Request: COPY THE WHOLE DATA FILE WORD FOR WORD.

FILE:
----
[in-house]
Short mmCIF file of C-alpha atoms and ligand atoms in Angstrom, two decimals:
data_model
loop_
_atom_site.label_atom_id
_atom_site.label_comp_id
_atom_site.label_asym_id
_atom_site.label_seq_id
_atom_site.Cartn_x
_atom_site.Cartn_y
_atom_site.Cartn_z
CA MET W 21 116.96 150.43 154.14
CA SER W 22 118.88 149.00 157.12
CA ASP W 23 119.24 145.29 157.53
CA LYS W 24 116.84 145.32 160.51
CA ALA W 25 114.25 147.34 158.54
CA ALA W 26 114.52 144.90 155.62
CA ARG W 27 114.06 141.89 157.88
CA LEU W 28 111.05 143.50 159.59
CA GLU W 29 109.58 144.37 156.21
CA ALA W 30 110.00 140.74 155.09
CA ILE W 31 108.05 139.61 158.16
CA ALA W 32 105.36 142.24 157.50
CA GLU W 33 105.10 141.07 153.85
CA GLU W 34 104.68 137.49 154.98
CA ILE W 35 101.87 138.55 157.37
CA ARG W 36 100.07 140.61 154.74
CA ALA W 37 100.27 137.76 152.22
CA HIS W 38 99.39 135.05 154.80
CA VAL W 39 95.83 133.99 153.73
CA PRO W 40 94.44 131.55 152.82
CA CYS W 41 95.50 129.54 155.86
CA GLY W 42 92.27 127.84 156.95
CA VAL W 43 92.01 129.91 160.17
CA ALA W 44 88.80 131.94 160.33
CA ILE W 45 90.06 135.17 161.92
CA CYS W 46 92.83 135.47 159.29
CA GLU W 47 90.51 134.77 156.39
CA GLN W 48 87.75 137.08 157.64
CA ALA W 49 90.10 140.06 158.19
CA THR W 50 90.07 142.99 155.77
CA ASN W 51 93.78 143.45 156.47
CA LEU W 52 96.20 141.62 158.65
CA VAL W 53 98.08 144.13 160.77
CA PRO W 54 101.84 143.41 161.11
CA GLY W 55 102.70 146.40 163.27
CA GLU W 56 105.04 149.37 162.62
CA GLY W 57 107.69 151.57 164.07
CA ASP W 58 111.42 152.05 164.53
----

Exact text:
[in-house]
Short mmCIF file of C-alpha atoms and ligand atoms in Angstrom, two decimals:
data_model
loop_
_atom_site.label_atom_id
_atom_site.label_comp_id
_atom_site.label_asym_id
_atom_site.label_seq_id
_atom_site.Cartn_x
_atom_site.Cartn_y
_atom_site.Cartn_z
CA MET W 21 116.96 150.43 154.14
CA SER W 22 118.88 149.00 157.12
CA ASP W 23 119.24 145.29 157.53
CA LYS W 24 116.84 145.32 160.51
CA ALA W 25 114.25 147.34 158.54
CA ALA W 26 114.52 144.90 155.62
CA ARG W 27 114.06 141.89 157.88
CA LEU W 28 111.05 143.50 159.59
CA GLU W 29 109.58 144.37 156.21
CA ALA W 30 110.00 140.74 155.09
CA ILE W 31 108.05 139.61 158.16
CA ALA W 32 105.36 142.24 157.50
CA GLU W 33 105.10 141.07 153.85
CA GLU W 34 104.68 137.49 154.98
CA ILE W 35 101.87 138.55 157.37
CA ARG W 36 100.07 140.61 154.74
CA ALA W 37 100.27 137.76 152.22
CA HIS W 38 99.39 135.05 154.80
CA VAL W 39 95.83 133.99 153.73
CA PRO W 40 94.44 131.55 152.82
CA CYS W 41 95.50 129.54 155.86
CA GLY W 42 92.27 127.84 156.95
CA VAL W 43 92.01 129.91 160.17
CA ALA W 44 88.80 131.94 160.33
CA ILE W 45 90.06 135.17 161.92
CA CYS W 46 92.83 135.47 159.29
CA GLU W 47 90.51 134.77 156.39
CA GLN W 48 87.75 137.08 157.64
CA ALA W 49 90.10 140.06 158.19
CA THR W 50 90.07 142.99 155.77
CA ASN W 51 93.78 143.45 156.47
CA LEU W 52 96.20 141.62 158.65
CA VAL W 53 98.08 144.13 160.77
CA PRO W 54 101.84 143.41 161.11
CA GLY W 55 102.70 146.40 163.27
CA GLU W 56 105.04 149.37 162.62
CA GLY W 57 107.69 151.57 164.07
CA ASP W 58 111.42 152.05 164.53